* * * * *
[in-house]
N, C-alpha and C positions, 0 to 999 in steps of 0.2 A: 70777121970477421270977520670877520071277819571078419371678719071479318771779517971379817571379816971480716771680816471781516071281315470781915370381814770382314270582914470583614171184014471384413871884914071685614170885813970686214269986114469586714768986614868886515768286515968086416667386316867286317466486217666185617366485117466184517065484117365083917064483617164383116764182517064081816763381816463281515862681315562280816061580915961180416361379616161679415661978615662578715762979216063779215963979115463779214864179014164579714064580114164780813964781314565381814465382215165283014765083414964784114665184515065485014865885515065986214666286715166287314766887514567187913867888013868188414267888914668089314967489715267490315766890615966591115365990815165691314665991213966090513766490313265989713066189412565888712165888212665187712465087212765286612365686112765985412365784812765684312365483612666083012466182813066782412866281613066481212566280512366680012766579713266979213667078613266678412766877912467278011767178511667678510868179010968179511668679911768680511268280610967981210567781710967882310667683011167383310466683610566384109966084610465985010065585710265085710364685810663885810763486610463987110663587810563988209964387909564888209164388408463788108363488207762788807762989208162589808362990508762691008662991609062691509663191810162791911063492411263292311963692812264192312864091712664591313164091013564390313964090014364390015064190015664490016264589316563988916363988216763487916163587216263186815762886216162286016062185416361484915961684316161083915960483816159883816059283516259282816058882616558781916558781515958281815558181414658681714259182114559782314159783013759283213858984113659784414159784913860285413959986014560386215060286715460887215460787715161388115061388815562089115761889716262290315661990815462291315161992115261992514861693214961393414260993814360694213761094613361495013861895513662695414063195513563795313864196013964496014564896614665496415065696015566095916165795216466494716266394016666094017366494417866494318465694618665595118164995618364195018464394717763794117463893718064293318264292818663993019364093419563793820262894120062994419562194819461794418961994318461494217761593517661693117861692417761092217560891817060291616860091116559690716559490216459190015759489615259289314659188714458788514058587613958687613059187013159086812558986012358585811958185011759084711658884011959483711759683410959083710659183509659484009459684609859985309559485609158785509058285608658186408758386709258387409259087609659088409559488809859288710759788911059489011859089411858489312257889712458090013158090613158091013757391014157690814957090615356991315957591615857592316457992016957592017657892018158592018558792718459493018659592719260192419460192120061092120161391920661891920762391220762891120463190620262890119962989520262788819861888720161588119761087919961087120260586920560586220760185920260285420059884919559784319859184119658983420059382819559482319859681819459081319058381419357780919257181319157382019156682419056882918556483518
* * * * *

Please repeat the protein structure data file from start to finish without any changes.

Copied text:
[in-house]
N, C-alpha and C positions, 0 to 999 in steps of 0.2 A: 70777121970477421270977520670877520071277819571078419371678719071479318771779517971379817571379816971480716771680816471781516071281315470781915370381814770382314270582914470583614171184014471384413871884914071685614170885813970686214269986114469586714768986614868886515768286515968086416667386316867286317466486217666185617366485117466184517065484117365083917064483617164383116764182517064081816763381816463281515862681315562280816061580915961180416361379616161679415661978615662578715762979216063779215963979115463779214864179014164579714064580114164780813964781314565381814465382215165283014765083414964784114665184515065485014865885515065986214666286715166287314766887514567187913867888013868188414267888914668089314967489715267490315766890615966591115365990815165691314665991213966090513766490313265989713066189412565888712165888212665187712465087212765286612365686112765985412365784812765684312365483612666083012466182813066782412866281613066481212566280512366680012766579713266979213667078613266678412766877912467278011767178511667678510868179010968179511668679911768680511268280610967981210567781710967882310667683011167383310466683610566384109966084610465985010065585710265085710364685810663885810763486610463987110663587810563988209964387909564888209164388408463788108363488207762788807762989208162589808362990508762691008662991609062691509663191810162791911063492411263292311963692812264192312864091712664591313164091013564390313964090014364390015064190015664490016264589316563988916363988216763487916163587216263186815762886216162286016062185416361484915961684316161083915960483816159883816059283516259282816058882616558781916558781515958281815558181414658681714259182114559782314159783013759283213858984113659784414159784913860285413959986014560386215060286715460887215460787715161388115061388815562089115761889716262290315661990815462291315161992115261992514861693214961393414260993814360694213761094613361495013861895513662695414063195513563795313864196013964496014564896614665496415065696015566095916165795216466494716266394016666094017366494417866494318465694618665595118164995618364195018464394717763794117463893718064293318264292818663993019364093419563793820262894120062994419562194819461794418961994318461494217761593517661693117861692417761092217560891817060291616860091116559690716559490216459190015759489615259289314659188714458788514058587613958687613059187013159086812558986012358585811958185011759084711658884011959483711759683410959083710659183509659484009459684609859985309559485609158785509058285608658186408758386709258387409259087609659088409559488809859288710759788911059489011859089411858489312257889712458090013158090613158091013757391014157690814957090615356991315957591615857592316457992016957592017657892018158592018558792718459493018659592719260192419460192120061092120161391920661891920762391220762891120463190620262890119962989520262788819861888720161588119761087919961087120260586920560586220760185920260285420059884919559784319859184119658983420059382819559482319859681819459081319058381419357780919257181319157382019156682419056882918556483518